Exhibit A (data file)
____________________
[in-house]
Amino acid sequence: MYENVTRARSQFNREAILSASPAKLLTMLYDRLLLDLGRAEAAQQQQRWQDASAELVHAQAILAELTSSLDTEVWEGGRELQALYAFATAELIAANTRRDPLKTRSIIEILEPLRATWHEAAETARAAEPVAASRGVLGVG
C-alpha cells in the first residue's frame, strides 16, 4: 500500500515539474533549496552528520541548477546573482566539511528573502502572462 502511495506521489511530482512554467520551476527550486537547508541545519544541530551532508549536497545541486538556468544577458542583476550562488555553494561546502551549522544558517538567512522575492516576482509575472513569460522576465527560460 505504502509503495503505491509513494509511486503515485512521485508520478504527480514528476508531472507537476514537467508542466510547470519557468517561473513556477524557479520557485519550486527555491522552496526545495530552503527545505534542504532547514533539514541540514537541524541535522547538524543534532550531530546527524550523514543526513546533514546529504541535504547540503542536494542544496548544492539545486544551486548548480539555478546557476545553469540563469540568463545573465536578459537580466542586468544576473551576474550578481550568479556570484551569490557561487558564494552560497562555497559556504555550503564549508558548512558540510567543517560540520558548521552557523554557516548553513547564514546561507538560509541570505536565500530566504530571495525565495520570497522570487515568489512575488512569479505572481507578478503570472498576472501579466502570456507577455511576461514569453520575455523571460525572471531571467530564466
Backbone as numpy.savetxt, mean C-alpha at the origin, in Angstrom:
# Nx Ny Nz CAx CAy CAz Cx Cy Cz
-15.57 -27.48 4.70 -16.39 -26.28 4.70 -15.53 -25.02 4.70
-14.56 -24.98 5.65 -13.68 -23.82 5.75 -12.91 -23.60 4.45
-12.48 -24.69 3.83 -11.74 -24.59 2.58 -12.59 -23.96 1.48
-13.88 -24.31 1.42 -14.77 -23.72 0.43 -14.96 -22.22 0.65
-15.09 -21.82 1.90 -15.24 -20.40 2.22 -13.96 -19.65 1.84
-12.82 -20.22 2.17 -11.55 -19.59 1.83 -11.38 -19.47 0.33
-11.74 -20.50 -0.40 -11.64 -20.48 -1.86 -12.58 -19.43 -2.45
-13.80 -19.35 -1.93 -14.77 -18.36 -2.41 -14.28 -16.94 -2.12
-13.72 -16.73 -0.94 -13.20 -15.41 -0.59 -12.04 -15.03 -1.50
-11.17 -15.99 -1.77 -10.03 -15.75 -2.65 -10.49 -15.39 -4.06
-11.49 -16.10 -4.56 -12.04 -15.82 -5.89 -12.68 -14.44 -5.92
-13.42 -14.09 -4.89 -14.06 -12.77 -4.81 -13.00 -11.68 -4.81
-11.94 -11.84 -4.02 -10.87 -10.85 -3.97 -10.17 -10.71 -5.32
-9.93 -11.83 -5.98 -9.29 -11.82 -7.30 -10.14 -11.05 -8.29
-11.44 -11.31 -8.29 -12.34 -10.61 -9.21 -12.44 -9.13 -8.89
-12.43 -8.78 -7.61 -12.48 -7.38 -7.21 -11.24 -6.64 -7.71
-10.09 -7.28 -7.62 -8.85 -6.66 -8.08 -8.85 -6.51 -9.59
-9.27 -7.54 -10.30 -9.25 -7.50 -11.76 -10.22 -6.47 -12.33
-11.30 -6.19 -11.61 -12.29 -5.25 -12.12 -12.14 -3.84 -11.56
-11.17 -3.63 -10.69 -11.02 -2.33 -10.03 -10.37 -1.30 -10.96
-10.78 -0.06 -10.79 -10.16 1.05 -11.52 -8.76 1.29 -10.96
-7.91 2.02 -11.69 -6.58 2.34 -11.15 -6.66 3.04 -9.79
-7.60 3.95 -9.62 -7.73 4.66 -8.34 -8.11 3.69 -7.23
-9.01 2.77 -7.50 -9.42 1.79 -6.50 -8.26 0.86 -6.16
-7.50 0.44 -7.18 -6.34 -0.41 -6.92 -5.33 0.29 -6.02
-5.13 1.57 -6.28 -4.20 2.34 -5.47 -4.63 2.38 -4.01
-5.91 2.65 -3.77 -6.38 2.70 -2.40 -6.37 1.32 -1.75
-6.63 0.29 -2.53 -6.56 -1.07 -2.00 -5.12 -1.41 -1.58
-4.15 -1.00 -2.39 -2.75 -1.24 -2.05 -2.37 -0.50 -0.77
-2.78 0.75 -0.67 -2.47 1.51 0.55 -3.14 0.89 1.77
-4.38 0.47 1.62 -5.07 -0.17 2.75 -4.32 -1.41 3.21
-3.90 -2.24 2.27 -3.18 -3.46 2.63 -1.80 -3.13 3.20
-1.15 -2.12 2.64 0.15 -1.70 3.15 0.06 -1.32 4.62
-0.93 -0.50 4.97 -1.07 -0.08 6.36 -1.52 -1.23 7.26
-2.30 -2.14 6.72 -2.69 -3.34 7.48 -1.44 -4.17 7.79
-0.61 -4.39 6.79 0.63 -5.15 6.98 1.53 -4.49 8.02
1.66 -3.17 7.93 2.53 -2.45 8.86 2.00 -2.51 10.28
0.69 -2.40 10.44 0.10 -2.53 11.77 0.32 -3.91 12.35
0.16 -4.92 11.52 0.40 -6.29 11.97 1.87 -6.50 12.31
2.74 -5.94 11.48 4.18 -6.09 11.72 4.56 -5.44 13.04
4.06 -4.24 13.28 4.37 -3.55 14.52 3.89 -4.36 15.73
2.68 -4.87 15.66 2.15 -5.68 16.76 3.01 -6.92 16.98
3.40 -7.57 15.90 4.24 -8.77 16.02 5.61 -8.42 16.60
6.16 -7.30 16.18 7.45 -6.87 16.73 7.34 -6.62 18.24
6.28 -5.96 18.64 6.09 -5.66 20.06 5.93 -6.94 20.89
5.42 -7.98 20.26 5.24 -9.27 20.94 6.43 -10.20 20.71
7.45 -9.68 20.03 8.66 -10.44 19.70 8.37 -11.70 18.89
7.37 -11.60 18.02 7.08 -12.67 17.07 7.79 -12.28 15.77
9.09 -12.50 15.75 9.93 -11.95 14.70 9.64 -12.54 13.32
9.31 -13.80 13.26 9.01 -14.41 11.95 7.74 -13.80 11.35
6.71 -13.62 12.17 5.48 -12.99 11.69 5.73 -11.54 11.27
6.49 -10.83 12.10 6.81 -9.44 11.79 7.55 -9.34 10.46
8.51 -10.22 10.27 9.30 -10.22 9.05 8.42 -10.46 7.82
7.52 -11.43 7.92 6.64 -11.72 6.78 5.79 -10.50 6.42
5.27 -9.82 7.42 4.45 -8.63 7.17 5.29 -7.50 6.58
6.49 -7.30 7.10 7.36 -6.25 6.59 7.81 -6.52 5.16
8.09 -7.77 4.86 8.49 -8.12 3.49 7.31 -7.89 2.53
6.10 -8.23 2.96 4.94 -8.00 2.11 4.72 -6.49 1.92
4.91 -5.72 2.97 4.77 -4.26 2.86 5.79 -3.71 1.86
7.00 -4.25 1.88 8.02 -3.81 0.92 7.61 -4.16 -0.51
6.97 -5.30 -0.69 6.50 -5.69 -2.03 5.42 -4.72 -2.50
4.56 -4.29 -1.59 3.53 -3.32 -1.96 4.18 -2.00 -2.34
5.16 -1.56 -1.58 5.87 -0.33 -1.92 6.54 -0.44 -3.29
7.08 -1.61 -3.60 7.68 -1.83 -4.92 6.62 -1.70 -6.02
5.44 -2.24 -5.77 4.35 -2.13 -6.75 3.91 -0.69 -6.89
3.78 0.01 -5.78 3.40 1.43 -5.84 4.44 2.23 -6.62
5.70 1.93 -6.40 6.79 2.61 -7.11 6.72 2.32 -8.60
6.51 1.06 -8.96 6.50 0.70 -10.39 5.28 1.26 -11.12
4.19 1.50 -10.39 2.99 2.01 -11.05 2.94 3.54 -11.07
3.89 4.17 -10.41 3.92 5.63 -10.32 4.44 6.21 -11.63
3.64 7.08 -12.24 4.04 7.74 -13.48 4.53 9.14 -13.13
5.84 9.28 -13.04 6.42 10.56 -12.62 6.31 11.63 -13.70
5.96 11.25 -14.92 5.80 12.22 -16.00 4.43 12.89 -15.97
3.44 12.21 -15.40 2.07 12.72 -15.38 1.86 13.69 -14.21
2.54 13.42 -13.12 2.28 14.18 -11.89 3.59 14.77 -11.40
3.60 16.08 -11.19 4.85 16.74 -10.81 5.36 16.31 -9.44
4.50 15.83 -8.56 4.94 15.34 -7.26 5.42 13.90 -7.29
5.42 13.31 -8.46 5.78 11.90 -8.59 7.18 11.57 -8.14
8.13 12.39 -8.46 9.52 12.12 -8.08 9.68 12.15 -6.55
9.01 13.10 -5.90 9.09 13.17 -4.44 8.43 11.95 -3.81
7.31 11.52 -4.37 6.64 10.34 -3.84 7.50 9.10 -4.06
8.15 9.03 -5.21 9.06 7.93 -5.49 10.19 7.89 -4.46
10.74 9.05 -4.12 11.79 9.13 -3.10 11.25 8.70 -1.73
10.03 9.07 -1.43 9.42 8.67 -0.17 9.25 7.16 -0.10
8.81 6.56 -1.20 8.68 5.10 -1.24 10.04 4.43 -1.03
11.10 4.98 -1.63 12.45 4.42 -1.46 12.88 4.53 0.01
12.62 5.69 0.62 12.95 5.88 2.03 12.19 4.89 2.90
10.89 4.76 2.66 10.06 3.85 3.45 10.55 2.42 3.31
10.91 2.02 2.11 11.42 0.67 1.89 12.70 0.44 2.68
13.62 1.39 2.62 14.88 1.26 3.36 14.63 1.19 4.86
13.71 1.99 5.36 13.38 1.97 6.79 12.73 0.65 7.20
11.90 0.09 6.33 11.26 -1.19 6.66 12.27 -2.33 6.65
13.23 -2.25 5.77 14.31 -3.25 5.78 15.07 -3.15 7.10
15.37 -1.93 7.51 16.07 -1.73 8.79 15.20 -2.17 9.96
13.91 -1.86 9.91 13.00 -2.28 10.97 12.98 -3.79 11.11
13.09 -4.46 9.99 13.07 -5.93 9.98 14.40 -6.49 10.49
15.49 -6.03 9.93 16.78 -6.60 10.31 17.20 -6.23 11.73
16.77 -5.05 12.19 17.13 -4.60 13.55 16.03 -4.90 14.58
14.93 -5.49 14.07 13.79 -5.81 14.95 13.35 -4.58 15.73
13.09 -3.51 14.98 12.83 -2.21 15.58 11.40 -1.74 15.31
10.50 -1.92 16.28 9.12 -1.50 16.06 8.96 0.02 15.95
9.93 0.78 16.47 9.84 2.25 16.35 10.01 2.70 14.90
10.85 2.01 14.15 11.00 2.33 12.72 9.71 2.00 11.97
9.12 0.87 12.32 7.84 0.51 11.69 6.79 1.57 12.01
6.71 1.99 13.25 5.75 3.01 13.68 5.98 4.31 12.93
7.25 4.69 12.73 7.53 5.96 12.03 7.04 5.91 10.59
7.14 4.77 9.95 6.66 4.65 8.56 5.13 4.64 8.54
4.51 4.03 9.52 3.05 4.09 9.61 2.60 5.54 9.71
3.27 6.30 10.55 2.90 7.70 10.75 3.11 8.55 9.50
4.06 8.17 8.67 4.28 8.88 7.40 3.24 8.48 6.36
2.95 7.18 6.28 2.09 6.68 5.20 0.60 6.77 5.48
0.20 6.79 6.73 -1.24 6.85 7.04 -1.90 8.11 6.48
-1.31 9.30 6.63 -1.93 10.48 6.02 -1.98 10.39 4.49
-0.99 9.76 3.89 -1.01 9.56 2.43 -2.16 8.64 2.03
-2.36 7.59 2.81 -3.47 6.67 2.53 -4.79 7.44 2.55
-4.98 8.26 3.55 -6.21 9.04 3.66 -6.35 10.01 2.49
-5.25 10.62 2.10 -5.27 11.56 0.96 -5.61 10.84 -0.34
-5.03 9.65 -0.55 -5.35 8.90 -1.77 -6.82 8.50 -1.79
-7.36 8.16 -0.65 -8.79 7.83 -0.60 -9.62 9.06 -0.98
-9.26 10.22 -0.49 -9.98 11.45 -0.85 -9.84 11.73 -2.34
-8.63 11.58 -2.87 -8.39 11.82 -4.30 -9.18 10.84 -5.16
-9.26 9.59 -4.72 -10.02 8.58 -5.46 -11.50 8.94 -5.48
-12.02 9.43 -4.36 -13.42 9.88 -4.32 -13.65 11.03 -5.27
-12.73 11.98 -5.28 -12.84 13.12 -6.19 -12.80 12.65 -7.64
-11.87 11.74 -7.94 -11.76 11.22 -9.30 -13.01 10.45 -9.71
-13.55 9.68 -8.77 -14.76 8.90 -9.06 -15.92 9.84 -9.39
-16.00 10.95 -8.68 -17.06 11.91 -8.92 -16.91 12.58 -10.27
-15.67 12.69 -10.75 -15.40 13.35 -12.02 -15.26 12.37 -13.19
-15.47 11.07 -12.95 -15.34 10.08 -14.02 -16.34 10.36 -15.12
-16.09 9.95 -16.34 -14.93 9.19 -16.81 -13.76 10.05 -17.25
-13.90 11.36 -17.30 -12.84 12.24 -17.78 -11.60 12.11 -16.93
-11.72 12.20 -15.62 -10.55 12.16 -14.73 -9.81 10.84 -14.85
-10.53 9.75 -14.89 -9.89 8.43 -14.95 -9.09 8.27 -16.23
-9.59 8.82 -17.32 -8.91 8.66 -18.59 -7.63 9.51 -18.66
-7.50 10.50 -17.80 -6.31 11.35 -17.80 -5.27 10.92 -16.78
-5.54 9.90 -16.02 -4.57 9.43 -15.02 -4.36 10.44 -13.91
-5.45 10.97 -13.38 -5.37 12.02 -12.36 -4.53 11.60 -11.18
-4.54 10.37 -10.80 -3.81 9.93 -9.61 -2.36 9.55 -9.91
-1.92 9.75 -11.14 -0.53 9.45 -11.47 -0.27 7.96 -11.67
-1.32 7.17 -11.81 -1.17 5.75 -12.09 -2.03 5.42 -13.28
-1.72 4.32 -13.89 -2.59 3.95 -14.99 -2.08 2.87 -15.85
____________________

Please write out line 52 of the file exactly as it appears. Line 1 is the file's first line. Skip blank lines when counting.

7.45 -9.68 20.03 8.66 -10.44 19.70 8.37 -11.70 18.89